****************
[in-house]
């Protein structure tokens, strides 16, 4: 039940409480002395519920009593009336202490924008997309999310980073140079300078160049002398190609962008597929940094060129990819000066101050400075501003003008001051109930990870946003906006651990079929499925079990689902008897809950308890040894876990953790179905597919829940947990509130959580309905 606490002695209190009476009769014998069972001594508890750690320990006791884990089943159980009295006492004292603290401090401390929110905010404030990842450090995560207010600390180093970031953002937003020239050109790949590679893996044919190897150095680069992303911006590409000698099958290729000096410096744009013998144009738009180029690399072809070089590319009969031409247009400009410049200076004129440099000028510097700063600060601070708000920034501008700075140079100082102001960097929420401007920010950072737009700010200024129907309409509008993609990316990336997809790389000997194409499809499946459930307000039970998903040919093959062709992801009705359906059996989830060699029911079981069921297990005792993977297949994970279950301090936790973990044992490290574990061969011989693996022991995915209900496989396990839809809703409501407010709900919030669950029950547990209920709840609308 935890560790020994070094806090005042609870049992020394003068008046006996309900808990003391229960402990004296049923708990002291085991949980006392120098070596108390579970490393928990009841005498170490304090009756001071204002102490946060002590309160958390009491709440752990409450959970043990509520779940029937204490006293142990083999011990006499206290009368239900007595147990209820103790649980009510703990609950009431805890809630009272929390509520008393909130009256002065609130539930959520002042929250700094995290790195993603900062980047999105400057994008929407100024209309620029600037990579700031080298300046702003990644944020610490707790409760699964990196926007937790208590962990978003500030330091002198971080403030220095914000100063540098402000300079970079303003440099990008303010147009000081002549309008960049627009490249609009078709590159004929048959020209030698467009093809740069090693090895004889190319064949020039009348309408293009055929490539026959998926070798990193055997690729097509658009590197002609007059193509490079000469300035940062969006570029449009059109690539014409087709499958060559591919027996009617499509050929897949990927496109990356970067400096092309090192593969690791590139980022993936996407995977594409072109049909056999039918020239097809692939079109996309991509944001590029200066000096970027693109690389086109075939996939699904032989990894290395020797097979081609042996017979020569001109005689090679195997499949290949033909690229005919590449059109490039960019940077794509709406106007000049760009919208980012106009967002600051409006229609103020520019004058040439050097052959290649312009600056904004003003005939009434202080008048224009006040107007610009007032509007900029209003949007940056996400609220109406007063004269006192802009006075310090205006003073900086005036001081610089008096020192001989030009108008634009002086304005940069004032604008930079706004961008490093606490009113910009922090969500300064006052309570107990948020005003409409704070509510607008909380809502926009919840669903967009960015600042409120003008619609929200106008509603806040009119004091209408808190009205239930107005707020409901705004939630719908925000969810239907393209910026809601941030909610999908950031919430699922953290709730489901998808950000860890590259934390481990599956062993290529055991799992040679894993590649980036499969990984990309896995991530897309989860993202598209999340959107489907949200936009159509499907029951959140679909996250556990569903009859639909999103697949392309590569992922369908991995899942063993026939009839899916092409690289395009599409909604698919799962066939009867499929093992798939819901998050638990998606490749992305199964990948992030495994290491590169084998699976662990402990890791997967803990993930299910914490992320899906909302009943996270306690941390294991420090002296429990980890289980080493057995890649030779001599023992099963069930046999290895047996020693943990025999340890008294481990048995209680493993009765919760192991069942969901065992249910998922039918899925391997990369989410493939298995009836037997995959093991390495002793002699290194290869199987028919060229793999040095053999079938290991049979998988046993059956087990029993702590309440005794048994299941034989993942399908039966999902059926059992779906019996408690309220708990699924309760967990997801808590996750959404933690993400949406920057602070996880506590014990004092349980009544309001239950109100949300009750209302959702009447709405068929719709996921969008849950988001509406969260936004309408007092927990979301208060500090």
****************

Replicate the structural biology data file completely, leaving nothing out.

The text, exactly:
[in-house]
């Protein structure tokens, strides 16, 4: 039940409480002395519920009593009336202490924008997309999310980073140079300078160049002398190609962008597929940094060129990819000066101050400075501003003008001051109930990870946003906006651990079929499925079990689902008897809950308890040894876990953790179905597919829940947990509130959580309905 606490002695209190009476009769014998069972001594508890750690320990006791884990089943159980009295006492004292603290401090401390929110905010404030990842450090995560207010600390180093970031953002937003020239050109790949590679893996044919190897150095680069992303911006590409000698099958290729000096410096744009013998144009738009180029690399072809070089590319009969031409247009400009410049200076004129440099000028510097700063600060601070708000920034501008700075140079100082102001960097929420401007920010950072737009700010200024129907309409509008993609990316990336997809790389000997194409499809499946459930307000039970998903040919093959062709992801009705359906059996989830060699029911079981069921297990005792993977297949994970279950301090936790973990044992490290574990061969011989693996022991995915209900496989396990839809809703409501407010709900919030669950029950547990209920709840609308 935890560790020994070094806090005042609870049992020394003068008046006996309900808990003391229960402990004296049923708990002291085991949980006392120098070596108390579970490393928990009841005498170490304090009756001071204002102490946060002590309160958390009491709440752990409450959970043990509520779940029937204490006293142990083999011990006499206290009368239900007595147990209820103790649980009510703990609950009431805890809630009272929390509520008393909130009256002065609130539930959520002042929250700094995290790195993603900062980047999105400057994008929407100024209309620029600037990579700031080298300046702003990644944020610490707790409760699964990196926007937790208590962990978003500030330091002198971080403030220095914000100063540098402000300079970079303003440099990008303010147009000081002549309008960049627009490249609009078709590159004929048959020209030698467009093809740069090693090895004889190319064949020039009348309408293009055929490539026959998926070798990193055997690729097509658009590197002609007059193509490079000469300035940062969006570029449009059109690539014409087709499958060559591919027996009617499509050929897949990927496109990356970067400096092309090192593969690791590139980022993936996407995977594409072109049909056999039918020239097809692939079109996309991509944001590029200066000096970027693109690389086109075939996939699904032989990894290395020797097979081609042996017979020569001109005689090679195997499949290949033909690229005919590449059109490039960019940077794509709406106007000049760009919208980012106009967002600051409006229609103020520019004058040439050097052959290649312009600056904004003003005939009434202080008048224009006040107007610009007032509007900029209003949007940056996400609220109406007063004269006192802009006075310090205006003073900086005036001081610089008096020192001989030009108008634009002086304005940069004032604008930079706004961008490093606490009113910009922090969500300064006052309570107990948020005003409409704070509510607008909380809502926009919840669903967009960015600042409120003008619609929200106008509603806040009119004091209408808190009205239930107005707020409901705004939630719908925000969810239907393209910026809601941030909610999908950031919430699922953290709730489901998808950000860890590259934390481990599956062993290529055991799992040679894993590649980036499969990984990309896995991530897309989860993202598209999340959107489907949200936009159509499907029951959140679909996250556990569903009859639909999103697949392309590569992922369908991995899942063993026939009839899916092409690289395009599409909604698919799962066939009867499929093992798939819901998050638990998606490749992305199964990948992030495994290491590169084998699976662990402990890791997967803990993930299910914490992320899906909302009943996270306690941390294991420090002296429990980890289980080493057995890649030779001599023992099963069930046999290895047996020693943990025999340890008294481990048995209680493993009765919760192991069942969901065992249910998922039918899925391997990369989410493939298995009836037997995959093991390495002793002699290194290869199987028919060229793999040095053999079938290991049979998988046993059956087990029993702590309440005794048994299941034989993942399908039966999902059926059992779906019996408690309220708990699924309760967990997801808590996750959404933690993400949406920057602070996880506590014990004092349980009544309001239950109100949300009750209302959702009447709405068929719709996921969008849950988001509406969260936004309408007092927990979301208060500090």